By Fathima Layeek
How to: Film Finance
How to – Film Finance moderated by Colin Stanfield, a consultant at the Dubai Film Market brought together a distinguished panel of producers including Nibal Arakji from Lebanon, Thanassis Karathanos from Germany and Ryan Harrington, who represents the Tribeca Film Institute.
The session shed light on funding commercials as well as documentary films. Ryan Harrington, who represents an institute that backs funding, commented that the key criteria are the story, its originality, access and the passion of the filmmaker. A combination of German and Lebanese filmmakers gave the discussion a distinct edge. Nibal Arakji spoke about her movie 39
Seconds that is currently in post production and mentioned that she received a US $40,000 grant for her movie from Enjaz, DIFFs post production fund.
Commenting on the scenario in the context of Germany and the West as a whole, Thanassis Karathanos stated that the market is rigid and difficult to penetrate. The most one can do, according to him, is understand the internal dynamics of funding in films.
This panel discussion titled Where Do We Go Now? saw directors Omar Chargauwi, Mourad Ben Cheikh, Taghreed Elsanhouri and Mohammad Khan from Palestine, Tunisia, Sudan and Egypt respectively come together. Moderator Alaa Karkouti from MAD Solutions (Egypt) discussed the controversial issue of censorship in the Middle East.
Omar Chargauwi, who is based in Denmark, touched upon his Arab roots and said that Arab movies mostly attract local audiences. He denounced the fact that most international films that did have Middle East segments almost always stereotyped Arabs.
Director Mohammad Khan said cinema has seen significant change since the Arab Spring. Elsanhouri added: We have to come to terms with the revolution as every artist requires his/her space and wants to be heard. At this moment, its all about letting the political steam pass and resolving the crisis.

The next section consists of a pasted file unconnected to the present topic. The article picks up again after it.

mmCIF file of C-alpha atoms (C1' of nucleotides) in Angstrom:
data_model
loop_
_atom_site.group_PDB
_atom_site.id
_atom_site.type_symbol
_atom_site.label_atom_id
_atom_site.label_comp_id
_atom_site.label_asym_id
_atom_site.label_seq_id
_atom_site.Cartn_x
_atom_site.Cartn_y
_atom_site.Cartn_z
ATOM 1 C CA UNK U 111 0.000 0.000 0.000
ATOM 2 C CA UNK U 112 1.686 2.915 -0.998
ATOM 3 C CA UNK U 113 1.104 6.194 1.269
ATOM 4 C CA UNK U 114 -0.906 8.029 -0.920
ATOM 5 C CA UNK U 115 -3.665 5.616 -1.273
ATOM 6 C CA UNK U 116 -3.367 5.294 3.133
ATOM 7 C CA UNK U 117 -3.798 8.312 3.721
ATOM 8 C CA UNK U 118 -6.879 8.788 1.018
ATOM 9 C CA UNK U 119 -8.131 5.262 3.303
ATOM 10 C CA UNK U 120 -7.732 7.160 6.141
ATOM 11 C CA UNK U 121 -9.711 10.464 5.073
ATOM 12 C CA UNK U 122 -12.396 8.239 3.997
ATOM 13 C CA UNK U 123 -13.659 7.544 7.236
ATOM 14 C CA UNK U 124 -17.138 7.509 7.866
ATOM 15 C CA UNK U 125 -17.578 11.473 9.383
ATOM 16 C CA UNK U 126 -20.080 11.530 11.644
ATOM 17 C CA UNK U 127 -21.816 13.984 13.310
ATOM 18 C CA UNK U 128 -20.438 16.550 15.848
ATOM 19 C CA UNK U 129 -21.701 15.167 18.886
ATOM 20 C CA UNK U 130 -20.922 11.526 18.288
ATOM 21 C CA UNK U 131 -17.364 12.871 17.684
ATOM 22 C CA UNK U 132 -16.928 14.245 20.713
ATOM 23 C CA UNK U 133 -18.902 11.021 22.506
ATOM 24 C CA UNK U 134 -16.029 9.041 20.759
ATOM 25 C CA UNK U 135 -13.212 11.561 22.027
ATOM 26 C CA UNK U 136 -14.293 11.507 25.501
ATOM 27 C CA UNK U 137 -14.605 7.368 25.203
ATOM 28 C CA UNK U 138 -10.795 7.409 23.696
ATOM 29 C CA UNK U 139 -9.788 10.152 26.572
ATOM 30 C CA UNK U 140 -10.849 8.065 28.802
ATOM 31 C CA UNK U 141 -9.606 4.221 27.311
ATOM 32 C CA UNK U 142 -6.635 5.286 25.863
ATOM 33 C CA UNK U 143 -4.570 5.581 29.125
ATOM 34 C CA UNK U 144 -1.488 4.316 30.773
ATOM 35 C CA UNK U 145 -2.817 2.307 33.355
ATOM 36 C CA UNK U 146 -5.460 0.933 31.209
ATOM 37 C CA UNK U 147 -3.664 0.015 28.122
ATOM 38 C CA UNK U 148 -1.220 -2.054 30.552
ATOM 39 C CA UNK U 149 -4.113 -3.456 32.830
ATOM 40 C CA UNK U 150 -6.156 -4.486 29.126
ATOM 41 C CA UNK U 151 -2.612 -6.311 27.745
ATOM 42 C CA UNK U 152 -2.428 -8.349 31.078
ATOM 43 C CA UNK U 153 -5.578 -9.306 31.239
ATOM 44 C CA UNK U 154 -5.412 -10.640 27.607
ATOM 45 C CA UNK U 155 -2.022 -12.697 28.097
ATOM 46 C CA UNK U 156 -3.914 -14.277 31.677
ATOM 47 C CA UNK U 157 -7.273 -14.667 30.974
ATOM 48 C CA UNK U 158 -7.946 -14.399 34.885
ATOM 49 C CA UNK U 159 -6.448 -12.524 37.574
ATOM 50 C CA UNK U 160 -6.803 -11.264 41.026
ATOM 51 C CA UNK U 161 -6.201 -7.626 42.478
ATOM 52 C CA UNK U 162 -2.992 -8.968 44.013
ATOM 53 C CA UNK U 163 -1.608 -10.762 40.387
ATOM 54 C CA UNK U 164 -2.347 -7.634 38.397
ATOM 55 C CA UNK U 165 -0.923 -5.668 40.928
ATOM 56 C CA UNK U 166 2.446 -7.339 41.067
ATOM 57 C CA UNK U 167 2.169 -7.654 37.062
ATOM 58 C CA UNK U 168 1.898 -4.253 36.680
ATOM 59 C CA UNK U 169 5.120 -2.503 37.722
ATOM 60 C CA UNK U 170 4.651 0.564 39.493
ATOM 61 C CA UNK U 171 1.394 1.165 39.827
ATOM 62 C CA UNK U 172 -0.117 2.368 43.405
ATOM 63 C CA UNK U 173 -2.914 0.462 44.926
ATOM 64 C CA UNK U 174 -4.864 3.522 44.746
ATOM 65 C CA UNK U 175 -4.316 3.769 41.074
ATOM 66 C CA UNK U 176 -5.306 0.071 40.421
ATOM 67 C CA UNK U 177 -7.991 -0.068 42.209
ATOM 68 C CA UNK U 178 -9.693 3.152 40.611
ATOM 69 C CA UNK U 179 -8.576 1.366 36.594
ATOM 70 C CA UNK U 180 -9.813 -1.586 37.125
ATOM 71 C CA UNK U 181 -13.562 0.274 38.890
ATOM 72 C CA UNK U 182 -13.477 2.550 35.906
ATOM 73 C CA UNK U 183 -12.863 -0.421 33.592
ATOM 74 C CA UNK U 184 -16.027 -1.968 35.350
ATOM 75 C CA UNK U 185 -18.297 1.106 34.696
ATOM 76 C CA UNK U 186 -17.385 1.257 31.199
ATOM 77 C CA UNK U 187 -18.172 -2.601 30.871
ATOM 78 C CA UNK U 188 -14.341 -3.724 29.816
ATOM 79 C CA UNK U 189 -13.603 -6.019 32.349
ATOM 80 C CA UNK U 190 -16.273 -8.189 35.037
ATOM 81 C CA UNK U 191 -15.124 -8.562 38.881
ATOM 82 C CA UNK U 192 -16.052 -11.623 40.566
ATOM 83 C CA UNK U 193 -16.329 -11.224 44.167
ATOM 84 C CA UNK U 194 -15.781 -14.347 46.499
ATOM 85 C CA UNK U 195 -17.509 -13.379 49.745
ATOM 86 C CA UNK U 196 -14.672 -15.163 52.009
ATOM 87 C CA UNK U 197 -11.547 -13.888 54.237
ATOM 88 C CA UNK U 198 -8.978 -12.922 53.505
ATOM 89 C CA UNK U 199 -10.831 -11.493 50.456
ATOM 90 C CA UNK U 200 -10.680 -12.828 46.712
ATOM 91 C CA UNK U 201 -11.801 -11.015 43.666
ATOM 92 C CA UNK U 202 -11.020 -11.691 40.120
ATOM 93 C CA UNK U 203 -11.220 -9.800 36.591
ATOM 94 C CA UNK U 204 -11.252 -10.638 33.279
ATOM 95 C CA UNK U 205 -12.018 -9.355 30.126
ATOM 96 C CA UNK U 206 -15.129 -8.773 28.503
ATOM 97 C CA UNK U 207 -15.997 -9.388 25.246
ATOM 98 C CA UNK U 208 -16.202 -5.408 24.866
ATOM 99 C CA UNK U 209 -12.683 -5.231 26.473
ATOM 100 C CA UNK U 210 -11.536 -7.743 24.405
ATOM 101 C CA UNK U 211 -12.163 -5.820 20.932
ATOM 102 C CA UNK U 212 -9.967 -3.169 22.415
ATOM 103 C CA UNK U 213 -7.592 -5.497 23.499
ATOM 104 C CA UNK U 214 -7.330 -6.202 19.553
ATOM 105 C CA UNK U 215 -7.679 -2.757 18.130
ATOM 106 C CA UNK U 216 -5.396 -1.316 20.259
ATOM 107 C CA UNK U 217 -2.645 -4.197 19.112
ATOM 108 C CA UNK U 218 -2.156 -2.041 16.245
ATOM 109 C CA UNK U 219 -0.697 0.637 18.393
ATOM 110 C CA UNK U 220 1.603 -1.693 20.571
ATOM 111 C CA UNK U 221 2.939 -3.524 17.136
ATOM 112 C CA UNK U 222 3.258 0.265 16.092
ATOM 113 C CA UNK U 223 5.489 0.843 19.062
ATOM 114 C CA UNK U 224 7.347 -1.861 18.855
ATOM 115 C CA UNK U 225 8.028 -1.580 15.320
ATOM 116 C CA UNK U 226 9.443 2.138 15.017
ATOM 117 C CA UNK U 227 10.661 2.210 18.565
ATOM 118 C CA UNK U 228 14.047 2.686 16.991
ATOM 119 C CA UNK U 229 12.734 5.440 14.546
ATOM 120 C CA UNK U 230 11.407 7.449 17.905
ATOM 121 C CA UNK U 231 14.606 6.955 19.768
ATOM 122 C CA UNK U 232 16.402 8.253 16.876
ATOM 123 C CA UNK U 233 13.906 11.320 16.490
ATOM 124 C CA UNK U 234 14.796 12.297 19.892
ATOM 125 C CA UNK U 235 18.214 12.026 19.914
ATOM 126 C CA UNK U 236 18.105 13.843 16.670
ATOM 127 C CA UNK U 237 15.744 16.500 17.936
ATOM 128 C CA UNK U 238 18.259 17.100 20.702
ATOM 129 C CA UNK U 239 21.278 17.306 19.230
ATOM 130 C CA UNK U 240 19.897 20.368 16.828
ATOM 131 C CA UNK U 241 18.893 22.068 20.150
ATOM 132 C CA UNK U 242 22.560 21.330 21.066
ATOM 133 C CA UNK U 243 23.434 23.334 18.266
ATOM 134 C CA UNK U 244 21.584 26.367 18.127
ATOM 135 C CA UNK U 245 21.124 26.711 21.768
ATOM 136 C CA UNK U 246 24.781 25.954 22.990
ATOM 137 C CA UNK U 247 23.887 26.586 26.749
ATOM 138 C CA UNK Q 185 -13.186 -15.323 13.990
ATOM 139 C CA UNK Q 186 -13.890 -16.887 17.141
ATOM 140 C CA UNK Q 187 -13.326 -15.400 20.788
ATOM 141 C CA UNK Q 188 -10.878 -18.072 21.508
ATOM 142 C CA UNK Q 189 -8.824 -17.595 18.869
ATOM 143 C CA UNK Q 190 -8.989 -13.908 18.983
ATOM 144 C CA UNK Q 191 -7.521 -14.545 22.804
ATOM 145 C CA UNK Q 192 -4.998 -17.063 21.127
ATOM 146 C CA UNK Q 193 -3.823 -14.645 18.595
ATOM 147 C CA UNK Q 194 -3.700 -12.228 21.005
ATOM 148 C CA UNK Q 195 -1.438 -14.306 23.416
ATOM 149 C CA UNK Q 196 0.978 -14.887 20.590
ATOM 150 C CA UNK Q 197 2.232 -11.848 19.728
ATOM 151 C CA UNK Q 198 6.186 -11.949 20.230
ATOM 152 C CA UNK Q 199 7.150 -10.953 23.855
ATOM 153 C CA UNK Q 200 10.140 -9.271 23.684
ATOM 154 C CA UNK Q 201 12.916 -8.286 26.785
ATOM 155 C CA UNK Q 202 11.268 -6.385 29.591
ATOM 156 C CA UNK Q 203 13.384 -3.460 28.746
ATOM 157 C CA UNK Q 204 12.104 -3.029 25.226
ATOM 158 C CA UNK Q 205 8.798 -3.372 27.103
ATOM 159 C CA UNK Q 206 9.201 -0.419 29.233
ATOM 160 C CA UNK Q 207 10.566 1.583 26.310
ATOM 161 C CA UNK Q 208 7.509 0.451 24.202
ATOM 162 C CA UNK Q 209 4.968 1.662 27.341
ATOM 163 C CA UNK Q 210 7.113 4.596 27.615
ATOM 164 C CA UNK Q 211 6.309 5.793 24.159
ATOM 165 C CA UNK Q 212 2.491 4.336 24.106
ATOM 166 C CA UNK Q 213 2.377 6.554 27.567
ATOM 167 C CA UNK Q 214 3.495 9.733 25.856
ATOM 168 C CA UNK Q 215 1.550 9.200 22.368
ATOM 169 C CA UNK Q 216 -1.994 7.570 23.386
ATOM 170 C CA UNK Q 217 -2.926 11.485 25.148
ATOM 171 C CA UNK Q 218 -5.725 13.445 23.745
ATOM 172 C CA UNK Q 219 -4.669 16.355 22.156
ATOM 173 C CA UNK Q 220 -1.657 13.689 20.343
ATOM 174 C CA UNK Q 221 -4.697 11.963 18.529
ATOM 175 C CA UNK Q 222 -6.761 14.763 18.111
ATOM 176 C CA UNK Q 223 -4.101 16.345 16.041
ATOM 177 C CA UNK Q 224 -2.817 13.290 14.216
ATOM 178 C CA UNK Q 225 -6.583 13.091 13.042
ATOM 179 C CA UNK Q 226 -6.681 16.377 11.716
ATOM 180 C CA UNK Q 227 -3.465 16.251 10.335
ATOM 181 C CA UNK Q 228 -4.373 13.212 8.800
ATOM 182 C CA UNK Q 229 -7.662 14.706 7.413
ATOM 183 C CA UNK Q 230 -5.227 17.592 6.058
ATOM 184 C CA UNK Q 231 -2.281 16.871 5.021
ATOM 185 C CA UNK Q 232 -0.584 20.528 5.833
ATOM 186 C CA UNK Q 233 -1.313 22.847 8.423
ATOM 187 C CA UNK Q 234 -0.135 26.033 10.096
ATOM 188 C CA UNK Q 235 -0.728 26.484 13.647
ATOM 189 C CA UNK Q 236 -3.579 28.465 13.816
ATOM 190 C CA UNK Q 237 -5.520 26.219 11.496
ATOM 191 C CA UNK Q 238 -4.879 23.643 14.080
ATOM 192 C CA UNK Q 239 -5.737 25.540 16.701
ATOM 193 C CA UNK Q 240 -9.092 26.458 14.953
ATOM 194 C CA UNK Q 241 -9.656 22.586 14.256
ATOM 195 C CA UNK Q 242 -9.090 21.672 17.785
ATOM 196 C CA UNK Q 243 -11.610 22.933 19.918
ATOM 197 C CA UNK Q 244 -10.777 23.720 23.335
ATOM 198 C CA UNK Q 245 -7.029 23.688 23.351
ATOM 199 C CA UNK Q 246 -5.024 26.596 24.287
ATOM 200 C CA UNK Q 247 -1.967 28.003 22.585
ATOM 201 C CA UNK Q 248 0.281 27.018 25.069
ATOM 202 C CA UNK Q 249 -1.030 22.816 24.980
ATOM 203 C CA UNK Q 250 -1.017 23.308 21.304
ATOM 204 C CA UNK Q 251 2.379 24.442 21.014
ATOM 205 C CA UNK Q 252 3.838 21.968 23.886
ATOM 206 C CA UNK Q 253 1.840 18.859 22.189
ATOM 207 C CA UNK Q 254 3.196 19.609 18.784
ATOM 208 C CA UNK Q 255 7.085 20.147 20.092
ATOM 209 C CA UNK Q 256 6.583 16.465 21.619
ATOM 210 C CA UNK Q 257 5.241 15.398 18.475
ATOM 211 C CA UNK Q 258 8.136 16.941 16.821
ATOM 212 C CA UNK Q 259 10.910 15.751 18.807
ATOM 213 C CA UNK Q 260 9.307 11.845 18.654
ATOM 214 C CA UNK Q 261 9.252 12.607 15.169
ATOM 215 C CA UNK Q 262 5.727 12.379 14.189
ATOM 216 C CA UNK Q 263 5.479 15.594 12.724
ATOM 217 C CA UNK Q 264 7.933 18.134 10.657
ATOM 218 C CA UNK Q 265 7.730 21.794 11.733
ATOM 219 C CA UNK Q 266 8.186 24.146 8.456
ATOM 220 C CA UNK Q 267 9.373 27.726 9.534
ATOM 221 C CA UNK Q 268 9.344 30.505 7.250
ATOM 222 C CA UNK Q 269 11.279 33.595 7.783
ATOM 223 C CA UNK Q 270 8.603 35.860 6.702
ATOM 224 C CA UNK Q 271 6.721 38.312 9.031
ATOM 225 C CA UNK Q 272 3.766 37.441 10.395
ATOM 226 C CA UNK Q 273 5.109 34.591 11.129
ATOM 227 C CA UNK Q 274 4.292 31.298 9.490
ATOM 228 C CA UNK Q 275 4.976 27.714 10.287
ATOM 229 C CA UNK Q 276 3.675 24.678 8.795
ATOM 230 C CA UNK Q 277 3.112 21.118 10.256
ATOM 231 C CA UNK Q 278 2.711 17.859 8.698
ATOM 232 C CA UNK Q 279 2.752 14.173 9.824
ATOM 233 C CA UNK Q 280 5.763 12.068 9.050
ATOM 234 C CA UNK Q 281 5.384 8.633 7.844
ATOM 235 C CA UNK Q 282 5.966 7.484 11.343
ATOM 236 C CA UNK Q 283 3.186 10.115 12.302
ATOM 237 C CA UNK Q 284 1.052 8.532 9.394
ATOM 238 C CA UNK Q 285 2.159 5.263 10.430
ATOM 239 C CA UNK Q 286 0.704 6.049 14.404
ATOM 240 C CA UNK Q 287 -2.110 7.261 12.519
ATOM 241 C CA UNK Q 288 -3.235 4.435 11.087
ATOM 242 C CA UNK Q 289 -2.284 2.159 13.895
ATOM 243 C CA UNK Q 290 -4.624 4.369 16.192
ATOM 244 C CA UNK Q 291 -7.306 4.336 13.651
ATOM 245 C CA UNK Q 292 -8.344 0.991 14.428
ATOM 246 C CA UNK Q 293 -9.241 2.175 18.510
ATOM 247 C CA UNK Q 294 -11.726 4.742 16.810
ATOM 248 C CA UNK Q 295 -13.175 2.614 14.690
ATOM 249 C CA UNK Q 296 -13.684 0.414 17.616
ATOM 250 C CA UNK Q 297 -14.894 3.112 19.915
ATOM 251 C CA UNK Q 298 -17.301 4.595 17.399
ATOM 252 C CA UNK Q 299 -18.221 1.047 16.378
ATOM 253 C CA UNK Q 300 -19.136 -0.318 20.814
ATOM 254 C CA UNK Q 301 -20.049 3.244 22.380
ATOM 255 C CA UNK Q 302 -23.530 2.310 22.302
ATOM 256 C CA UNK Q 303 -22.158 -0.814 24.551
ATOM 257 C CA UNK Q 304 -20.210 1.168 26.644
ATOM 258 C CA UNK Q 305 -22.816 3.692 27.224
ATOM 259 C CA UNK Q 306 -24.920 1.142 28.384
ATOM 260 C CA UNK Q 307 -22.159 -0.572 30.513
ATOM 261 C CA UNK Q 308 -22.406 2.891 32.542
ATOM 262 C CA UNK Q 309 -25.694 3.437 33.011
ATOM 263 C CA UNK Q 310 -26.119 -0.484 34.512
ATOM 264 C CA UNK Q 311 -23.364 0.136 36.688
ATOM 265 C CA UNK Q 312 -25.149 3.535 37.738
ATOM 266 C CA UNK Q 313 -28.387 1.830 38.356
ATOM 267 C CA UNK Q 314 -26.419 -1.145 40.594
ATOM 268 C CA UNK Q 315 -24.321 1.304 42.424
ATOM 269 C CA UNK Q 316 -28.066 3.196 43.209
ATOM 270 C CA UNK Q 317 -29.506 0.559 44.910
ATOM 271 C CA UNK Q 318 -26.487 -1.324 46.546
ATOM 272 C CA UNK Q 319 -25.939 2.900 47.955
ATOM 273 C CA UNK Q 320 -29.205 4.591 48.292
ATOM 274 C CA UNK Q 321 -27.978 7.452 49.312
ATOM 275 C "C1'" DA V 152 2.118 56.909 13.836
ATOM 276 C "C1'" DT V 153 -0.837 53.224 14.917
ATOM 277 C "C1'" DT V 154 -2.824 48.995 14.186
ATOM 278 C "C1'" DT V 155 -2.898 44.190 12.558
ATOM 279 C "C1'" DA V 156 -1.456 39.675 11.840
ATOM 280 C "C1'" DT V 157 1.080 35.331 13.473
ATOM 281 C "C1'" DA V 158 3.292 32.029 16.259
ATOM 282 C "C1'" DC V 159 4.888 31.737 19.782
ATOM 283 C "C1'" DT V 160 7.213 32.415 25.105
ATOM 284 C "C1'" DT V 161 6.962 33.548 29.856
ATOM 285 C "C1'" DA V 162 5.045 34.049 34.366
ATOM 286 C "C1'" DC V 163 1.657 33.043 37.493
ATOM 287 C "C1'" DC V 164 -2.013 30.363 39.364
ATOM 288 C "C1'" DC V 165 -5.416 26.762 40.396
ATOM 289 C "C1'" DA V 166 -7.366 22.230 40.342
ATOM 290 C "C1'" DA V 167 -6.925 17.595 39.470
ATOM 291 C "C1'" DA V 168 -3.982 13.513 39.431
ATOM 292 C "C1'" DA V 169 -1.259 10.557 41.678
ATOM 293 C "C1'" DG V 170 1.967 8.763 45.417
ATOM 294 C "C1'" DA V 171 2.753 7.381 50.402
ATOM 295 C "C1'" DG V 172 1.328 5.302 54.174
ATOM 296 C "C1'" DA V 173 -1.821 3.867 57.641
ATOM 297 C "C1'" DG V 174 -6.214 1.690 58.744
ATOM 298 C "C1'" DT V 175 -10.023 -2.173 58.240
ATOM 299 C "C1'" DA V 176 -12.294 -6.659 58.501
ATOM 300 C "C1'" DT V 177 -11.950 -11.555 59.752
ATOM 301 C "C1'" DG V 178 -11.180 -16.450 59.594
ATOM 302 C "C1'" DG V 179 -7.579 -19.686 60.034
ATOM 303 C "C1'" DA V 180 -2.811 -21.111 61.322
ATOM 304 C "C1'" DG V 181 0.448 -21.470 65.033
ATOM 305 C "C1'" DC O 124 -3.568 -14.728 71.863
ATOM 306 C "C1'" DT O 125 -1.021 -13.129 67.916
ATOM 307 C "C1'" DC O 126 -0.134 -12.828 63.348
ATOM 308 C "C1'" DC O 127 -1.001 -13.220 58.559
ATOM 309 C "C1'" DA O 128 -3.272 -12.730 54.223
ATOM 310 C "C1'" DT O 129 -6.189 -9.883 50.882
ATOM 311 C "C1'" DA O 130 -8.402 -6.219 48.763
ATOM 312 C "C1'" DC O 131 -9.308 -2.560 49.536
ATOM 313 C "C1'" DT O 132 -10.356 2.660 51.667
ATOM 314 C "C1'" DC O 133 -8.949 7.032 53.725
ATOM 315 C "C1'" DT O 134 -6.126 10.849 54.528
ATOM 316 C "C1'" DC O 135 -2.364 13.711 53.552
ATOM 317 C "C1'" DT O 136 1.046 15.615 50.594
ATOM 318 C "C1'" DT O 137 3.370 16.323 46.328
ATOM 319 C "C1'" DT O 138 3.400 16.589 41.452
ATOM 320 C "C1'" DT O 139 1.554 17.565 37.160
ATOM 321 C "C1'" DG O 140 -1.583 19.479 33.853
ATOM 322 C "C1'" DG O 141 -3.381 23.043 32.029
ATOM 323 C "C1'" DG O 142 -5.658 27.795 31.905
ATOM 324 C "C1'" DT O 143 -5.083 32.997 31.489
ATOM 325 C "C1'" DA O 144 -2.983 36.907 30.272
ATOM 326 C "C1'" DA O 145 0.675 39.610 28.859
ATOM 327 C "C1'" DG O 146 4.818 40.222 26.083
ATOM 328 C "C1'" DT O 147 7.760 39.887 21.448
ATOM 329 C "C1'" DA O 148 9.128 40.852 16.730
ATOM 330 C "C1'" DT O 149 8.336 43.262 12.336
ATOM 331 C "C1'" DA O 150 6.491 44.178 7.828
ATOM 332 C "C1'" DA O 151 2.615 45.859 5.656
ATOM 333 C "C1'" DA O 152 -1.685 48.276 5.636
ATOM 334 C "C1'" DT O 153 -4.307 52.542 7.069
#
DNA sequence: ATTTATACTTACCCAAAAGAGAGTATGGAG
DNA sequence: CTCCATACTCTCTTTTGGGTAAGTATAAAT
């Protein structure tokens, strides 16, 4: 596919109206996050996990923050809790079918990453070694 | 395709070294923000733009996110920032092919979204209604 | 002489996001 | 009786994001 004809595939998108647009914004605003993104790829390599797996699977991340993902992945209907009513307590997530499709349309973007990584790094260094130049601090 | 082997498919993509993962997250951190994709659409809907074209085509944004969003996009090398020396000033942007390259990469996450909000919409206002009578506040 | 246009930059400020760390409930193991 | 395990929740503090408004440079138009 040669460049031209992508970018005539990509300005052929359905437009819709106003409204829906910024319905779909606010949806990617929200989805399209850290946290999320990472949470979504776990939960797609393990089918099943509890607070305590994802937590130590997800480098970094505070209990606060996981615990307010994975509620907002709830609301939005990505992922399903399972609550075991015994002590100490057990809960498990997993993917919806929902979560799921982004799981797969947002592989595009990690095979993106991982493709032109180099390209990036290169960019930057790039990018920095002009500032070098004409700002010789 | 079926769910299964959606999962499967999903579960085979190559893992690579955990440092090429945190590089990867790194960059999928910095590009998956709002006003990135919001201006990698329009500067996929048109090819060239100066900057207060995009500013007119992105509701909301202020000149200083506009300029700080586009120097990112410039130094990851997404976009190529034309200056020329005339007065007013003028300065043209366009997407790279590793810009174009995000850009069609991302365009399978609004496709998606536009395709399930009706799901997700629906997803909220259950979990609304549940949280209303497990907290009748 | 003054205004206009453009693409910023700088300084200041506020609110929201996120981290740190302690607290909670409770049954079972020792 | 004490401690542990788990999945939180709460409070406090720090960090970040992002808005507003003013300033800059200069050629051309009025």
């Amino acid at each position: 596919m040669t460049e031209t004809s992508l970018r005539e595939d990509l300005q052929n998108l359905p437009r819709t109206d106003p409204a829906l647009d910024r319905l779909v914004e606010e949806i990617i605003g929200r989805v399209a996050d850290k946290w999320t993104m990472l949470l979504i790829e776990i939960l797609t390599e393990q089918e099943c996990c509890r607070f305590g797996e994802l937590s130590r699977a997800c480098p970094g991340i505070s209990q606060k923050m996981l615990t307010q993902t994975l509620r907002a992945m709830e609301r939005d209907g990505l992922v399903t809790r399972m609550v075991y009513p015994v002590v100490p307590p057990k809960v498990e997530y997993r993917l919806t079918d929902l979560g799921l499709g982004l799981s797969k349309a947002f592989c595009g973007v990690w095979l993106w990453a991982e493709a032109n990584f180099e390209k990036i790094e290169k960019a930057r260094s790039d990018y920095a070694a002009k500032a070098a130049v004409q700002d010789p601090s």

However, Mourad Ben Cheikh, which represented the Tunisian film industry, said there was no censorship board in Tunisia at the moment and if it was to be set up in the future, the approach would be more holistic.
By Heena Makhijani
How to: Sell Films
Panelists including Ted Baracos, Reed MIDEM (France); Frederic Corvez, Urban Distribution International (France); Kevin Iwashina, Preferred Content; and Mynette Louie, Producer (USA) discussed the importance of having the right sales agents to sell films. They also spoke about the latest market trends and how a new breed of filmmakers are more business savvy as they hold onto the rights of their own films.
This technique enables them to learn and create opportunities as well as take their films to a variety of platforms so that they can gain popularity and sales in this digital age.
How To: Short Film Strategies
Abdallah Al Kaabi, Director (UAE); Sebastien Hussenot, Producer (France); and Sydney Neter, SND Films (Netherlands) discussed the best short film strategies based on their own experiences with panel moderator and Dubai Film Market Consultant Colin Stanfield.
Al Kaabi spoke about his inspiration for his first short film The Philosopher and how he worked on it while interning for a production house in Paris. He noted that the script has the highest potential and supporting such initiatives can create greater recognition for the filmmaker.
The panelists looked at some of the main issues in filmmaking, including the need for a good script, finding a good director, and also finding the right financer for the film. They also shared their views on what works and what doesnt in short films and emphasised that the first 30 seconds of the film are the most crucial and needs to be attention grabbing.
By Christine Marie Cherian
Panel Discussion: TV Saves the Day
The five main pillars of the media are monetising, funding, talent, digital platforms and regulation, it was stated.
Panel members from local networks including Emmanuel Durou of Deloitte, Ibaa Halal of OSN, Ahmad Shockry of du and German writer and director Meinholf Zurhost of ZDF/ARTE discussed the positive benefits that a broadcasters support can have on local filmmaking communities in terms of increased demand for Arabic shows and insight on how local networks are redefining their inner programming and craft. Highlighting the stimulating production of local content in the Arab World, the panel focused on a special report compiled by Durou with the support of TECOM.
Deloittes Durou commented that piracy is a key area that needs government regulation in this region as it continues to have a heavy toll on the regions media industry.